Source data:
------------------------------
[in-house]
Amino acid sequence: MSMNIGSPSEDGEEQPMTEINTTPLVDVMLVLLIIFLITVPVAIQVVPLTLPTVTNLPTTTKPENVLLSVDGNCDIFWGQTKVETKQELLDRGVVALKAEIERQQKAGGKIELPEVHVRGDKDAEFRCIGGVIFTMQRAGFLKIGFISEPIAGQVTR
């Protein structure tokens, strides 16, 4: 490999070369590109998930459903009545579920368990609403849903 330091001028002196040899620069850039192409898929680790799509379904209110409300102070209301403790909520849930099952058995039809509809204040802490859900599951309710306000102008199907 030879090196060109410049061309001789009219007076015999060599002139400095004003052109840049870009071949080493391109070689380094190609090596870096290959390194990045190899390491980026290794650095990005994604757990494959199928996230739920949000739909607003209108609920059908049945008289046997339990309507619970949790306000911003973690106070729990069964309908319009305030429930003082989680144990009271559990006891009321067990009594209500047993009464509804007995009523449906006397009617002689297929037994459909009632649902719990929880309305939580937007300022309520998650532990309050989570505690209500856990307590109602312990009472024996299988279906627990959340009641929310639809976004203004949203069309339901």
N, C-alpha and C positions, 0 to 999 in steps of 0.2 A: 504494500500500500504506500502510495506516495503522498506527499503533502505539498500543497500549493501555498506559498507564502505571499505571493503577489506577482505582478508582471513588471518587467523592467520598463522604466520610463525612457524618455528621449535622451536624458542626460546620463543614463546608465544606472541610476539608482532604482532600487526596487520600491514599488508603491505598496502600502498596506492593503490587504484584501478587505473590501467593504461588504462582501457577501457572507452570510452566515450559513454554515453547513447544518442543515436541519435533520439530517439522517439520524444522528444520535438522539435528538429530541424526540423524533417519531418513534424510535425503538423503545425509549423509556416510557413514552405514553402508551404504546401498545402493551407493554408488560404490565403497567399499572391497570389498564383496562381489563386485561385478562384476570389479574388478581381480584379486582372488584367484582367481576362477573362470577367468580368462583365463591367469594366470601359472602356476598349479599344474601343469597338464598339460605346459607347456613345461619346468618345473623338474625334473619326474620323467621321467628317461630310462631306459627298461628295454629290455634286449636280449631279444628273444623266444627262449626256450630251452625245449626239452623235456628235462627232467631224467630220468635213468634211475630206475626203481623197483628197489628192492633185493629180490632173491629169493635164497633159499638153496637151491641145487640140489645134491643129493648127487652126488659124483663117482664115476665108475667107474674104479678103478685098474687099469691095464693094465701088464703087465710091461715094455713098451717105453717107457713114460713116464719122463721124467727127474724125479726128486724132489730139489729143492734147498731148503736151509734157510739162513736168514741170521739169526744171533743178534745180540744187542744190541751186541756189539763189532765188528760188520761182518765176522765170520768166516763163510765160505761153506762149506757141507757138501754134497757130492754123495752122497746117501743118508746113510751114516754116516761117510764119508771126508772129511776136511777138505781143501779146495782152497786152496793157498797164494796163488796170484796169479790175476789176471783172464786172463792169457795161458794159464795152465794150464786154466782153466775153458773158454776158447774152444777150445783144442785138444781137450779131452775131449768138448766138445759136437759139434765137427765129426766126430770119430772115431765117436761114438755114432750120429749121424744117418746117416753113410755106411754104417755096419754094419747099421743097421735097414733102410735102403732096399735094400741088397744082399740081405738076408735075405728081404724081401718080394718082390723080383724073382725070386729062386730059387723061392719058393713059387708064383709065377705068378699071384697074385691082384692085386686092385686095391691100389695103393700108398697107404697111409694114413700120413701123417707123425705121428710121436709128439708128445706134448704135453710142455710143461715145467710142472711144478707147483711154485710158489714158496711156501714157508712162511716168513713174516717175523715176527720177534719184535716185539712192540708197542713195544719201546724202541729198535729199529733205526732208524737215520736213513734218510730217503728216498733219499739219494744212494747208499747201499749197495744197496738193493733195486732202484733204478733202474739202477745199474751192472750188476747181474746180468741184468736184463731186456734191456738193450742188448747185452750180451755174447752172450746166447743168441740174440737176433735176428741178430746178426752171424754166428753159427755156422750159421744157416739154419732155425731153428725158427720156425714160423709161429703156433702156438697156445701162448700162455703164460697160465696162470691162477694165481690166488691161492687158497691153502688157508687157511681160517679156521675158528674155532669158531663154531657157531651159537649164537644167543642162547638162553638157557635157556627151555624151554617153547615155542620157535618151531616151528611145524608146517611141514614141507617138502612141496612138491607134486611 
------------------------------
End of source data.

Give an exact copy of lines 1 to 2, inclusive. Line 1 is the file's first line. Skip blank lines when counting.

[in-house]
Amino acid sequence: MSMNIGSPSEDGEEQPMTEINTTPLVDVMLVLLIIFLITVPVAIQVVPLTLPTVTNLPTTTKPENVLLSVDGNCDIFWGQTKVETKQELLDRGVVALKAEIERQQKAGGKIELPEVHVRGDKDAEFRCIGGVIFTMQRAGFLKIGFISEPIAGQVTR